Thanks, Obama! Incomes Fall $3,040 During ‘Recovery’

September 28, 2012

Americans must be wondering how much more of this “recovery” they can afford.

New figures from the Census Bureau’s Current Population Survey, compiled by Sentier Research, show that the typical American household’s real (inflation-adjusted) income has actually dropped 5.7 percent during the Obama “recovery.”

Using constant 2012 dollars (to adjust for inflation), the median annual income of American households was $53,718 as of June 2009, the last month of the recession.  Now, after 38 months of this “recovery,” it has fallen to $50,678 — a drop of $3,040 per household.

Yet it gets worse.  Amazingly, incomes have dropped even more during the “recovery” than they did during the recession.

In fact, they’ve dropped more than twice as much as they did during the recession.  From the start to the end of the recession, the real median income of American households fell $1,413, or 2.6 percent.

From the end of the recession to the present day, it has dropped $3,040, or 5.7 percent.  This begs the question:  What kind of “recovery” compares unfavorably with the recession from which it’s ostensibly recovering?

Two of the groups hit hardest have been ones that turned out in abundance for Obama in 2008:  black Americans and younger Americans (those between the ages of 25 and 34).

During the first three years of the Obama “recovery,” the real median household income for black Americans dropped a whopping 11.1 percent.  For Americans between the ages of 25 and 34 — the group most apt, as Paul Ryan put it, to be “staring up at fading Obama posters” and looking to “get going with life” — real median household income dropped 8.9 percent.

Moreover, we’re still not headed in the right direction.  Last month, American households’ real median annual income fell by another $543 — from $51,221 to $50,678.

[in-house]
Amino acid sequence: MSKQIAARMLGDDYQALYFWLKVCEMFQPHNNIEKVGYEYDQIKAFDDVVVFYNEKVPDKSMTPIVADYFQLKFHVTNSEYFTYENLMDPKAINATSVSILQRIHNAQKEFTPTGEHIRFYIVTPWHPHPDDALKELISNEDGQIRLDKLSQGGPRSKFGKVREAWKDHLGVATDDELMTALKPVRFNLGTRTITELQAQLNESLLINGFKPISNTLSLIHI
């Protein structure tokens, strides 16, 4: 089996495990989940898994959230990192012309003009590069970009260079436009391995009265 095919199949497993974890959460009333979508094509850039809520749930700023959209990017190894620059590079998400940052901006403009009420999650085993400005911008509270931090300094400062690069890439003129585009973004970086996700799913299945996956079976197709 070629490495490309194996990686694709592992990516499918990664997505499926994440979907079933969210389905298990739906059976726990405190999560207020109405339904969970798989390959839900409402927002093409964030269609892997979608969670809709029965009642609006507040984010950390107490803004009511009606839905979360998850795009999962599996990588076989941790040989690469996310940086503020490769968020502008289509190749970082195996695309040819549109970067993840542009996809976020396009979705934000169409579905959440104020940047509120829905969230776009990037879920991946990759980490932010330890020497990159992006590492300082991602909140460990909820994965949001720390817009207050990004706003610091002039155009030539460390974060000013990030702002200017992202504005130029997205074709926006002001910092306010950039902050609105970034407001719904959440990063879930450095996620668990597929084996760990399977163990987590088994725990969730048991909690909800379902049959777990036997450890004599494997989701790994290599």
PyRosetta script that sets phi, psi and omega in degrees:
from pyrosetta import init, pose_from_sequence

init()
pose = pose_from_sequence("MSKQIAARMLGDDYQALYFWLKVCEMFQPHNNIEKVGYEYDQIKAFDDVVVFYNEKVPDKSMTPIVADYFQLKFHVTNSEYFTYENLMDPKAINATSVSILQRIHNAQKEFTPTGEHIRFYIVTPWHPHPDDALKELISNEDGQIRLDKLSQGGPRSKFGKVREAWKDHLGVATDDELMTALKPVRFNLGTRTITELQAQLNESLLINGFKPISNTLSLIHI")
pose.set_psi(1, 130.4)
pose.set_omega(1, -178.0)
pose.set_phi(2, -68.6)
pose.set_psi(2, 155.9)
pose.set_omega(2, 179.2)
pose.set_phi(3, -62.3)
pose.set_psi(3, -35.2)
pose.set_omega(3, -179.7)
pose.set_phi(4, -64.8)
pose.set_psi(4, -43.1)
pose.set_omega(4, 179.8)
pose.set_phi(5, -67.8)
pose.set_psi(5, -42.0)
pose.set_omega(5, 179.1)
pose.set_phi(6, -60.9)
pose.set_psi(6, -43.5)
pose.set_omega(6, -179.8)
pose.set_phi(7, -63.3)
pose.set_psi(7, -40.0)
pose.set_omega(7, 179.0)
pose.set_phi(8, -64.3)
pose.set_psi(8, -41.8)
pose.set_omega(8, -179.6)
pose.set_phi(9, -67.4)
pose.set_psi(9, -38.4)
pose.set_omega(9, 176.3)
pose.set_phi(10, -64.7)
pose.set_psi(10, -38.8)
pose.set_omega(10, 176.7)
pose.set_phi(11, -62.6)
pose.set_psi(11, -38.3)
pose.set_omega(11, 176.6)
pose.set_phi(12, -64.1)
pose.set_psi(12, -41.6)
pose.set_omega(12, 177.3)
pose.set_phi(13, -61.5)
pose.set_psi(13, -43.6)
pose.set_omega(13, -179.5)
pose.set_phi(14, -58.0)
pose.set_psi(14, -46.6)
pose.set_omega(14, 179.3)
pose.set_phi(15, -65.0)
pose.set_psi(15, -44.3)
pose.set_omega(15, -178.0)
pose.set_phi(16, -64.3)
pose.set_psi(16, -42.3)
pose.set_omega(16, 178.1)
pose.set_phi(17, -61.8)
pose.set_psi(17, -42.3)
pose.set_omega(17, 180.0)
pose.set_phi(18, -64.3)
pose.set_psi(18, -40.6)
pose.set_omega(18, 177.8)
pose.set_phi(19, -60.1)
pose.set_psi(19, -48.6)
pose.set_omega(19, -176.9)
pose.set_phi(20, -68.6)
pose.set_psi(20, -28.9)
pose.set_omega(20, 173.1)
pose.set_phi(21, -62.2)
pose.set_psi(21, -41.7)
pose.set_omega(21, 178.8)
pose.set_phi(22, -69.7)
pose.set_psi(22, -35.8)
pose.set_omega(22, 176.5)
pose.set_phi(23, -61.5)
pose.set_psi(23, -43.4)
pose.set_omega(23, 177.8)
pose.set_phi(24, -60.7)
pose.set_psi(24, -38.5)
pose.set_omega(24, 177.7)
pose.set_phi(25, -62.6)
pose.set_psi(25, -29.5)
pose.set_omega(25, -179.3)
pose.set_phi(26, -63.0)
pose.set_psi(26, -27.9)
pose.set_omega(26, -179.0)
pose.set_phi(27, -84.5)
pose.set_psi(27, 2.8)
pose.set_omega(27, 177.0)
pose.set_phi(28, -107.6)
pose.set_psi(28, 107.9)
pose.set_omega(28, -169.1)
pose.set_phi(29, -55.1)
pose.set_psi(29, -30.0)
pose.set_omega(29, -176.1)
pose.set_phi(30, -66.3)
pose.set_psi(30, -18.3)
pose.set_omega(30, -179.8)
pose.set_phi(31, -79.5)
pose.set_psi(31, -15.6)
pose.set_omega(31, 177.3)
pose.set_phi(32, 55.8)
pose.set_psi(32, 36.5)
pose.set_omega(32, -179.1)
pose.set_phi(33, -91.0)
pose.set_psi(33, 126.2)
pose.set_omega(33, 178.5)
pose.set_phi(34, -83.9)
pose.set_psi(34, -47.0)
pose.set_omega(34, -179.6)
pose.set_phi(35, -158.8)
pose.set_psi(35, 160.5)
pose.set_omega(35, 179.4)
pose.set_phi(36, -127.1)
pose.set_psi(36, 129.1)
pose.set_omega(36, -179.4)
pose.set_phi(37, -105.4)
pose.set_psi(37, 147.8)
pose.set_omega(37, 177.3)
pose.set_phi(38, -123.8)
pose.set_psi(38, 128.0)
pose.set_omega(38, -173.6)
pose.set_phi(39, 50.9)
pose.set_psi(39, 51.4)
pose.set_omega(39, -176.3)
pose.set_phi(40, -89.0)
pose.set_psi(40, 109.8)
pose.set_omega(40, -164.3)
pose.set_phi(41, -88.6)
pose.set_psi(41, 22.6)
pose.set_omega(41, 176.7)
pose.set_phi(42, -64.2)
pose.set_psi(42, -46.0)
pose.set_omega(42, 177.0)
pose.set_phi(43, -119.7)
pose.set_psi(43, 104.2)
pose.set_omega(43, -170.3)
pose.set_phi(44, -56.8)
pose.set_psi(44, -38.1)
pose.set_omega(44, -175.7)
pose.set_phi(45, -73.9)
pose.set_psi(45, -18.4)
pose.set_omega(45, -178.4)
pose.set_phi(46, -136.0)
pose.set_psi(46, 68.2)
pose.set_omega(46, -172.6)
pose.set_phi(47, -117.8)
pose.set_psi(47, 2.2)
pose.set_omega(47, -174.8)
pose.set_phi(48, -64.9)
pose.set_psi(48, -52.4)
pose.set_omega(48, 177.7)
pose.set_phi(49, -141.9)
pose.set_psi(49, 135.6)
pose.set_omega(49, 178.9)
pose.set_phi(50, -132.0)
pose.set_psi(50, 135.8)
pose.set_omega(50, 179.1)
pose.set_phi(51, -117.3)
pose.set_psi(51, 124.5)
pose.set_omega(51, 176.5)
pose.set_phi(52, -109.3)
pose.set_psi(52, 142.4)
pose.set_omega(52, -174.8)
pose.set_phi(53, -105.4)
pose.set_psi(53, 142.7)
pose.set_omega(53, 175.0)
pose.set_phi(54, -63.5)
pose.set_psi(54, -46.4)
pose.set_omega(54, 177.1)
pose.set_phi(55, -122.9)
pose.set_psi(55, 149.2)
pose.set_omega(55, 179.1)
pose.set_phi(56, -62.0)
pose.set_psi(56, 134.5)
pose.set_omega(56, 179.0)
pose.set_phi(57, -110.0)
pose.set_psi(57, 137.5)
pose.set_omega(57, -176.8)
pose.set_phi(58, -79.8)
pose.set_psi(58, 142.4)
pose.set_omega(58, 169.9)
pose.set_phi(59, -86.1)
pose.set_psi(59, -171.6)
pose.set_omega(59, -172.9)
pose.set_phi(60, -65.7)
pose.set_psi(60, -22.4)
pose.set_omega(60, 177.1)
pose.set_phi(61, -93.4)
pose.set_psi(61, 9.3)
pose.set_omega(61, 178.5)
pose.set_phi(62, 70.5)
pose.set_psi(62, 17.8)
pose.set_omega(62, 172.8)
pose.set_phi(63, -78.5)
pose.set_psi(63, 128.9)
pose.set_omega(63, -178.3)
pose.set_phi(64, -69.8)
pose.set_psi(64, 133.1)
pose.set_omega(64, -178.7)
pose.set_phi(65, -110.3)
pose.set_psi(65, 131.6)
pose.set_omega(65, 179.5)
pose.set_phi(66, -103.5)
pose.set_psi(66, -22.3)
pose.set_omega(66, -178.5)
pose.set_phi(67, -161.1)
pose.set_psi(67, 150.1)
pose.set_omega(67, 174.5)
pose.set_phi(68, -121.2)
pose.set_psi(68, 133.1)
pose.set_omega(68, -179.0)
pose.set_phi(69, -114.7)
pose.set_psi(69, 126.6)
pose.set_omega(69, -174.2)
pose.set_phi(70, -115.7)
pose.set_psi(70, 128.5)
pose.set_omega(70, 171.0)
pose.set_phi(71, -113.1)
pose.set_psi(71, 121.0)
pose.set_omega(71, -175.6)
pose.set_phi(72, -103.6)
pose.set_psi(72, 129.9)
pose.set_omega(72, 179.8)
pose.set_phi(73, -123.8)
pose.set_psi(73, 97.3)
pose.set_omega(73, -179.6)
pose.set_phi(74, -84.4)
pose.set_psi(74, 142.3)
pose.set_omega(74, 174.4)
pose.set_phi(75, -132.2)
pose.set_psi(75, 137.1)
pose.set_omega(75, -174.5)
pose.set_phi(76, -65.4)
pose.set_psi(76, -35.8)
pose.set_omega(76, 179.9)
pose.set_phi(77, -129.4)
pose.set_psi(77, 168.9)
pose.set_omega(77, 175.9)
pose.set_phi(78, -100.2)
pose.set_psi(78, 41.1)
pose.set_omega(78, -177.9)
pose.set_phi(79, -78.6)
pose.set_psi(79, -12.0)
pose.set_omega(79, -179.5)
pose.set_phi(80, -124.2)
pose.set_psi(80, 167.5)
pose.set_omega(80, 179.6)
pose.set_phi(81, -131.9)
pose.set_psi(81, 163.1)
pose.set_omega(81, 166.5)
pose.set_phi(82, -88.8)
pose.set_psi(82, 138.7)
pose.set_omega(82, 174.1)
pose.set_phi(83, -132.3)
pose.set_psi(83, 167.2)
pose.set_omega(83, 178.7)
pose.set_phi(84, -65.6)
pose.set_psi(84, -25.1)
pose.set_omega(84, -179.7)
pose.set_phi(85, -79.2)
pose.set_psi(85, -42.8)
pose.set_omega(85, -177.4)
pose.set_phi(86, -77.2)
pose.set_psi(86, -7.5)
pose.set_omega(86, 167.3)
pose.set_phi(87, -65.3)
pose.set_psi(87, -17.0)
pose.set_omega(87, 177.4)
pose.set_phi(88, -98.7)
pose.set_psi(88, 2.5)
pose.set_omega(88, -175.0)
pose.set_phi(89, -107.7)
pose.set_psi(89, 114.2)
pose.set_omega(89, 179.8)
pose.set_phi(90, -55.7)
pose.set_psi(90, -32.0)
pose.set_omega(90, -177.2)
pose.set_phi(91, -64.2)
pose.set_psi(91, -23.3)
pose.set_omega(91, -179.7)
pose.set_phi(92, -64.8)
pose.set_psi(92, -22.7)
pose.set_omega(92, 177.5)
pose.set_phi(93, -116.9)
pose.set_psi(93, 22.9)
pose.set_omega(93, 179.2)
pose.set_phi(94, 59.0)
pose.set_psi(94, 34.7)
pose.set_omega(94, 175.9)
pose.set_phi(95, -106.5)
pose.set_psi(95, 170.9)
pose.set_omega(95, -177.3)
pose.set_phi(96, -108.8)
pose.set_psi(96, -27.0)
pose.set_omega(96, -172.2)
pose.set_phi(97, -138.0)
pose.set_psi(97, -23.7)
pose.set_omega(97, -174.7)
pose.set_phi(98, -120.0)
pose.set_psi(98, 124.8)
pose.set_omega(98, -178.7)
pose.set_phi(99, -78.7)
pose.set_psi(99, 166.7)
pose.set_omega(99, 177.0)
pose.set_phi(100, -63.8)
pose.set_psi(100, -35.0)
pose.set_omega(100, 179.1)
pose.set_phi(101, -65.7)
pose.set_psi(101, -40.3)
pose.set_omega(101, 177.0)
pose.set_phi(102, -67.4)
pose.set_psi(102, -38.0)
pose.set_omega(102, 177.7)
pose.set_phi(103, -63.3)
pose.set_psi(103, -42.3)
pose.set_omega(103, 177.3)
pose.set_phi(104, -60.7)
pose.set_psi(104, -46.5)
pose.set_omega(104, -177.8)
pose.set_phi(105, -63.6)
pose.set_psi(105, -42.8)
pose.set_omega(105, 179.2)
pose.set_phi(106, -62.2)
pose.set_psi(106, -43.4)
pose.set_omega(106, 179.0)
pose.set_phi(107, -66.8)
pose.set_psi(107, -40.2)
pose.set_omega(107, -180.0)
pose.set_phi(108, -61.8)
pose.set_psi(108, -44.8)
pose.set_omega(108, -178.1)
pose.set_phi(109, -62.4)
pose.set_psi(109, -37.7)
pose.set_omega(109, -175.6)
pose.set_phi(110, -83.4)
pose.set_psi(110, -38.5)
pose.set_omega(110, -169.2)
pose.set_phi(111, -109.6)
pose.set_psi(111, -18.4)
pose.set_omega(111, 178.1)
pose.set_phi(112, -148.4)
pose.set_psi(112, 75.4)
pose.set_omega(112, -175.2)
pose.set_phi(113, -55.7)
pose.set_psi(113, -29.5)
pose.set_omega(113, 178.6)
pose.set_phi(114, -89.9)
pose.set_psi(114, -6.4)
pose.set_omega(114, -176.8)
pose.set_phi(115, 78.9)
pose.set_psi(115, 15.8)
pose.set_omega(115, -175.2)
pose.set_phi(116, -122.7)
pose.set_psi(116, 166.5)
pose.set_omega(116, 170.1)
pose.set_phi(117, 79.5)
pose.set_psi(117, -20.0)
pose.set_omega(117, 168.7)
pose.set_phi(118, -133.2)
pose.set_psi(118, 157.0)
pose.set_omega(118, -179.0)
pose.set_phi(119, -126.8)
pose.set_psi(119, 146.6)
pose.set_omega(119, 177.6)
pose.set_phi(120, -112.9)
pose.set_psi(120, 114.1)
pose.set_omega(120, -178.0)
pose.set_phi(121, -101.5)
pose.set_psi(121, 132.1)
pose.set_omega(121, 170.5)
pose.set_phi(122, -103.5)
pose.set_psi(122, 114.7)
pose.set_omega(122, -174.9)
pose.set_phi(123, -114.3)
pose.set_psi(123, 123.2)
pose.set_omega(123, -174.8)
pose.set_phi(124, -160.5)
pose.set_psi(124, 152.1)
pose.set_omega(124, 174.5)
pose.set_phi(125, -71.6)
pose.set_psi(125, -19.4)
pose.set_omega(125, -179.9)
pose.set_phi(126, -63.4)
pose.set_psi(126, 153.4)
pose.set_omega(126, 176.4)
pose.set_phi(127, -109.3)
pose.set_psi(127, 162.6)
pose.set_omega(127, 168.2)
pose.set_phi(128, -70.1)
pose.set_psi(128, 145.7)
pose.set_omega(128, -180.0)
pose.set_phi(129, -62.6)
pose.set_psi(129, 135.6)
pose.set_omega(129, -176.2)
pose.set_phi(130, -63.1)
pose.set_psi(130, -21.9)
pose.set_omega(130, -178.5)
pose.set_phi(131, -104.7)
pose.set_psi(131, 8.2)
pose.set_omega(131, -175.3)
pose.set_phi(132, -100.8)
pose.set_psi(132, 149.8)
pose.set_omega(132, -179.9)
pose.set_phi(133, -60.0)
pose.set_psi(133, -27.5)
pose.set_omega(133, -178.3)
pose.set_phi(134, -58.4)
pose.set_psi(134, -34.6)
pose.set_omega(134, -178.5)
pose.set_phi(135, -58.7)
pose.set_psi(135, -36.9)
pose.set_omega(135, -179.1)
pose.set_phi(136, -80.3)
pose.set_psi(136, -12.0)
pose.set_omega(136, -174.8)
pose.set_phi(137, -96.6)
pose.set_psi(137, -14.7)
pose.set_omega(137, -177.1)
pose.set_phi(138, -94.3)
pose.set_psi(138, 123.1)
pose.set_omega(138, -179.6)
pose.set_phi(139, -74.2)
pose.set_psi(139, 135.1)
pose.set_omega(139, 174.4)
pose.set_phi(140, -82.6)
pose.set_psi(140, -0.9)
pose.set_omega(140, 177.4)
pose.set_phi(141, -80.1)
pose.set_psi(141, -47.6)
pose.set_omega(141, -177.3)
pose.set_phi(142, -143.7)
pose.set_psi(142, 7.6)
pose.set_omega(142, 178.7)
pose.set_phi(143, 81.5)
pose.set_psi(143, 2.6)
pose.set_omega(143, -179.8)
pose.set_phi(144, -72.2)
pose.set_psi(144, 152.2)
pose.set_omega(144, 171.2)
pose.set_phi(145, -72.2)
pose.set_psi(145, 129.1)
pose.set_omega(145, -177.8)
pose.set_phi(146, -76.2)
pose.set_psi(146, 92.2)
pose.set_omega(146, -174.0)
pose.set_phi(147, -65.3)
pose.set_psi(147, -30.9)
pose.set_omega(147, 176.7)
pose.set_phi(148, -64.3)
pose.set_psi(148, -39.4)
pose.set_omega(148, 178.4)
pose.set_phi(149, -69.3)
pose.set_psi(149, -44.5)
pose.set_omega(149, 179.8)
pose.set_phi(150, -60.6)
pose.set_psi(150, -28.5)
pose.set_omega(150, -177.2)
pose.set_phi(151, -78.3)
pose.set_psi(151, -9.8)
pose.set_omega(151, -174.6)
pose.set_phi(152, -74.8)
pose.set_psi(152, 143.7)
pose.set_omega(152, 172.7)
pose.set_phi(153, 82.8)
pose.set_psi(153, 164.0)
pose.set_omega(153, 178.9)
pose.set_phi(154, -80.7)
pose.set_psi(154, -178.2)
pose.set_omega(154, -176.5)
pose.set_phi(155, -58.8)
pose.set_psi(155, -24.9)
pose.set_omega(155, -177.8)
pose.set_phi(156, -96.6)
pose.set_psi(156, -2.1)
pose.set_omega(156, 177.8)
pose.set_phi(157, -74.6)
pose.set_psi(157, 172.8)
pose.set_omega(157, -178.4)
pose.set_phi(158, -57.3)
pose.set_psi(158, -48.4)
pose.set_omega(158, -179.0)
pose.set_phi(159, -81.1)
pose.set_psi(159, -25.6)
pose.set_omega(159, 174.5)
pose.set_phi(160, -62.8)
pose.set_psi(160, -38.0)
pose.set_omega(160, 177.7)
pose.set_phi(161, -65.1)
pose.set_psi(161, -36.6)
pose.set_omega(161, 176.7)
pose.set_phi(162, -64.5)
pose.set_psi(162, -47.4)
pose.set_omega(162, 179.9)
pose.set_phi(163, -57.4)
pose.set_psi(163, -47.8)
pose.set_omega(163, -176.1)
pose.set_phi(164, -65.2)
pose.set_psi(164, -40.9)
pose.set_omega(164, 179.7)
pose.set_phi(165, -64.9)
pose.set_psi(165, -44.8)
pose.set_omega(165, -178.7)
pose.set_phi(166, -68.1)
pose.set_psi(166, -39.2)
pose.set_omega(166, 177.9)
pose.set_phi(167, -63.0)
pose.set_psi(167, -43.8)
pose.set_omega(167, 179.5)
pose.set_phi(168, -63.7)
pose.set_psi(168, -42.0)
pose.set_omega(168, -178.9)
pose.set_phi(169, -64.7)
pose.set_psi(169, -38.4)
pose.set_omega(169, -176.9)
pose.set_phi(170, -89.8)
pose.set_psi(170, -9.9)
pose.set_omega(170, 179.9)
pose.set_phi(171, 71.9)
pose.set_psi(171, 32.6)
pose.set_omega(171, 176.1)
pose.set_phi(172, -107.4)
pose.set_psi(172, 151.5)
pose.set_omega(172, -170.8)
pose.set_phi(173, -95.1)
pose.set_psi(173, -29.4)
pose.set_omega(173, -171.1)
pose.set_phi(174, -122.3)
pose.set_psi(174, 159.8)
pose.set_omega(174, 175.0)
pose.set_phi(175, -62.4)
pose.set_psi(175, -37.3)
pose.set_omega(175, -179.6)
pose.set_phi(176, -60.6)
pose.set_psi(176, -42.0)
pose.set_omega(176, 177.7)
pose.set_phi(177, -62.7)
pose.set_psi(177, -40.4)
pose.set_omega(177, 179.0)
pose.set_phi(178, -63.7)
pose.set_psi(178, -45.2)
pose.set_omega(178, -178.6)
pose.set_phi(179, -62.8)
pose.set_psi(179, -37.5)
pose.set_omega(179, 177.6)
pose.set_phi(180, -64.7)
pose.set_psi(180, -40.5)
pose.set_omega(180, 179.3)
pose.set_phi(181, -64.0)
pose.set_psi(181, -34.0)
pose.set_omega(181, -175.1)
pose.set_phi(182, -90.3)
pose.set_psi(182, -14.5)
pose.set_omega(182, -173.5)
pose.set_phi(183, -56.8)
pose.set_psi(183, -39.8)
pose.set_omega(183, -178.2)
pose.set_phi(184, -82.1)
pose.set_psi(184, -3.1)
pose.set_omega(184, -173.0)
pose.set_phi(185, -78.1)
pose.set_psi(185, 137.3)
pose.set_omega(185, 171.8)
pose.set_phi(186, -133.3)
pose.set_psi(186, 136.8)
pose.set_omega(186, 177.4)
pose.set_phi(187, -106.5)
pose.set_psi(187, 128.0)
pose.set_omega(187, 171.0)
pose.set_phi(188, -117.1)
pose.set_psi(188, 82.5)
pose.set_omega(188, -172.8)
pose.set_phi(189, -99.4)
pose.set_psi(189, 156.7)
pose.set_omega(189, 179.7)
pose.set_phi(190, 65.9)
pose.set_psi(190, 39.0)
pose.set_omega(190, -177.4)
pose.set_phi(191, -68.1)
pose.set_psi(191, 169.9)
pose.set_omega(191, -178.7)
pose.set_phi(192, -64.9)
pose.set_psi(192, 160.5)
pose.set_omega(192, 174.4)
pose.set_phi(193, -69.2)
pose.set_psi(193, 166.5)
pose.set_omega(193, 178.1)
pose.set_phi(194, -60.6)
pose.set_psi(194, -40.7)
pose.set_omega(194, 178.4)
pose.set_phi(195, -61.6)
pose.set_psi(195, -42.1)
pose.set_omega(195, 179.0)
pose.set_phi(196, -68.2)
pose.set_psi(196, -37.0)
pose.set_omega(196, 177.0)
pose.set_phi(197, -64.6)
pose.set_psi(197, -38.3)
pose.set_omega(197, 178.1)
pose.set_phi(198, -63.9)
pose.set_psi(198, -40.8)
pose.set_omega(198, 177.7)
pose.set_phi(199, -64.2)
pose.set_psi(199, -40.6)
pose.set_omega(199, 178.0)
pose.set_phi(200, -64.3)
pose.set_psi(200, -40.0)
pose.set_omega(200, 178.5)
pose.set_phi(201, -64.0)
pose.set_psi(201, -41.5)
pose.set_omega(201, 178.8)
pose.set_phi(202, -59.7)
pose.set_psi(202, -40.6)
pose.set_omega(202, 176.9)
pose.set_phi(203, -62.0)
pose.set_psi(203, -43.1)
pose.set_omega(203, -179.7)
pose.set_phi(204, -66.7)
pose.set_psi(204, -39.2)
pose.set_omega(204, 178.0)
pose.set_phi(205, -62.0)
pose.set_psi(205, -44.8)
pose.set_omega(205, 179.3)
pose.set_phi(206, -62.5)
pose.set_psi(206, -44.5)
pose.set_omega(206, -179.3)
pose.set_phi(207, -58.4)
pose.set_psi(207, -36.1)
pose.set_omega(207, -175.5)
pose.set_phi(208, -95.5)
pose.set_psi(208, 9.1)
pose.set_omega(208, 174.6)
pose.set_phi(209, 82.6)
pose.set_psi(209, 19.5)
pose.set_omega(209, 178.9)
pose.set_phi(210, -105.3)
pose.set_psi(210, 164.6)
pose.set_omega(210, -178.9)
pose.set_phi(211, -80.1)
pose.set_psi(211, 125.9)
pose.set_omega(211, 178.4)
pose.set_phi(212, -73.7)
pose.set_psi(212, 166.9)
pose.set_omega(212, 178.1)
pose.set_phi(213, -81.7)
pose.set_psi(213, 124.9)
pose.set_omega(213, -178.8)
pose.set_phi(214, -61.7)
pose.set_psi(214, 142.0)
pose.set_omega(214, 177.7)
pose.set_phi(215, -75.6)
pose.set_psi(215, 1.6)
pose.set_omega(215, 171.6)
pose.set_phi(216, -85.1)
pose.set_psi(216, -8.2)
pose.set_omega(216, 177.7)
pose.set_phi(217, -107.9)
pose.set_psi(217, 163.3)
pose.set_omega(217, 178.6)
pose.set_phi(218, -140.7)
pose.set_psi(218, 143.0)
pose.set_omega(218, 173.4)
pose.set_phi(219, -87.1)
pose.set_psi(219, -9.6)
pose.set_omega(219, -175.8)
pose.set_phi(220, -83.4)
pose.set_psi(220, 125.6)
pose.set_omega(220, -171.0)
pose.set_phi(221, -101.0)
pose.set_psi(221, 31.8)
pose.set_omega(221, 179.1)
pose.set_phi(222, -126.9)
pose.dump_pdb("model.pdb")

Sentier’s Gordon Green, former chief of the Governments Division at the Census Bureau, says, “This latest decline in real median annual household income is indicative of a struggling economy.”  He adds that, while we are “technically” in a recovery, “real median annual household income is having a difficult time maintaining its present level, much less ‘recovering.’”

Similarly, the percentage of Americans who are employed has dropped during the Obama “recovery” — from 59.4 percent during the final month of the recession to just 58.3 percent last month.  That’s according to the Obama administration’s own figures.

So, to recap, compared to the last month of the recession (in June 2009), the percentage of Americans who are employed has dropped 1.1 points, and typical Americans’ real annual household income has dropped $3,040.  Who knew how good we had it back in the glory days of the Great Recession?

No wonder Obama says he’s running for reelection because he wants to realize “the future we imagined in 2008.”  He can’t very well run on the reality we’re experiencing in 2012.

From:  http://www.weeklystandard.com/blogs/americans-incomes-have-fallen-3040-during-obama-recovery_653116.html


Thanks, Obama! Durable Goods Drop Worst Since Recession

September 28, 2012

New orders for long-lasting U.S. manufactured goods in August fell by the most in 3-1/2 years, pointing to a sharp slowdown in factory activity even as a gauge of planned business spending rebounded.

The Commerce Department said on Thursday durable goods orders dived 13.2 percent, the largest drop since January 2009, when the economy was in the throes of a recession. Orders for July were revised down to show a 3.3 percent increase instead of the previously reported 4.1 percent gain.

Economists polled by Reuters had expected orders for durable goods — items from toasters to aircraft that are meant to last at least three years — to fall 5 percent.

Last month, the drop in orders reflected weak aircraft and automobiles demand. Boeing received only one aircraft order in August, down from 260 in July, according to information posted on the plane maker’s website.

Transportation equipment tumbled 34.9 percent after racing ahead 13.1 percent in July. Excluding transportation, orders fell 1.6 percent after dropping 1.3 percent the prior month. Economists had expected this category to rise 0.3 percent after a previously reported 0.6 percent fall.

From:  http://www.reuters.com/article/2012/09/27/us-usa-economy-durables-idUSBRE88Q0S720120927


Thanks, Obama! Campbell Soup Shutting Down Oldest Soup Plant in U.S.; 700 Jobs Being Cut

September 28, 2012

ImageThe Campbell Soup plant in Sacramento is closing as of July 2013 as the company says it is taking steps to “improve supply chain productivity,” according to a company release.